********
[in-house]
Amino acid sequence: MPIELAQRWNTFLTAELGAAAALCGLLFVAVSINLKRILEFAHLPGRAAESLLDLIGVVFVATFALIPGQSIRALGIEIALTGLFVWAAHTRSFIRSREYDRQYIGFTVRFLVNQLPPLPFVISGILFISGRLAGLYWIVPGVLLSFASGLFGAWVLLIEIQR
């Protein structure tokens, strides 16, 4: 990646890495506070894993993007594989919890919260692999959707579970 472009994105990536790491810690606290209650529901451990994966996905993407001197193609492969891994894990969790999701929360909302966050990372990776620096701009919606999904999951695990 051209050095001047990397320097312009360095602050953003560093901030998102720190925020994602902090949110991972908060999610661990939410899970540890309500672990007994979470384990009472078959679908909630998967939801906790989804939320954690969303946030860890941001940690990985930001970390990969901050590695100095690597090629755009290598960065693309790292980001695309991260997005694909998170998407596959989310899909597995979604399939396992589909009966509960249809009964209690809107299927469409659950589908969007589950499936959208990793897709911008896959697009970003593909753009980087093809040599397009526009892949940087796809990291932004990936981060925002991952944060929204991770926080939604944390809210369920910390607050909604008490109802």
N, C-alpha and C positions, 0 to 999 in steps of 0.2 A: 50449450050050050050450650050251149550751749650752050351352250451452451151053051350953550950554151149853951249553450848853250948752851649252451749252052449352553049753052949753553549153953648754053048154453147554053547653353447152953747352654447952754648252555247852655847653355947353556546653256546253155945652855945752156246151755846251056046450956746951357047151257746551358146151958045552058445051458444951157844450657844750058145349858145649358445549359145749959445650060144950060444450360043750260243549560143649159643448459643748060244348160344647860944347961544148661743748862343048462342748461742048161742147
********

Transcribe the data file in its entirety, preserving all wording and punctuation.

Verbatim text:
[in-house]
Amino acid sequence: MPIELAQRWNTFLTAELGAAAALCGLLFVAVSINLKRILEFAHLPGRAAESLLDLIGVVFVATFALIPGQSIRALGIEIALTGLFVWAAHTRSFIRSREYDRQYIGFTVRFLVNQLPPLPFVISGILFISGRLAGLYWIVPGVLLSFASGLFGAWVLLIEIQR
């Protein structure tokens, strides 16, 4: 990646890495506070894993993007594989919890919260692999959707579970 472009994105990536790491810690606290209650529901451990994966996905993407001197193609492969891994894990969790999701929360909302966050990372990776620096701009919606999904999951695990 051209050095001047990397320097312009360095602050953003560093901030998102720190925020994602902090949110991972908060999610661990939410899970540890309500672990007994979470384990009472078959679908909630998967939801906790989804939320954690969303946030860890941001940690990985930001970390990969901050590695100095690597090629755009290598960065693309790292980001695309991260997005694909998170998407596959989310899909597995979604399939396992589909009966509960249809009964209690809107299927469409659950589908969007589950499936959208990793897709911008896959697009970003593909753009980087093809040599397009526009892949940087796809990291932004990936981060925002991952944060929204991770926080939604944390809210369920910390607050909604008490109802």
N, C-alpha and C positions, 0 to 999 in steps of 0.2 A: 50449450050050050050450650050251149550751749650752050351352250451452451151053051350953550950554151149853951249553450848853250948752851649252451749252052449352553049753052949753553549153953648754053048154453147554053547653353447152953747352654447952754648252555247852655847653355947353556546653256546253155945652855945752156246151755846251056046450956746951357047151257746551358146151958045552058445051458444951157844450657844750058145349858145649358445549359145749959445650060144950060444450360043750260243549560143649159643448459643748060244348160344647860944347961544148661743748862343048462342748461742048161742147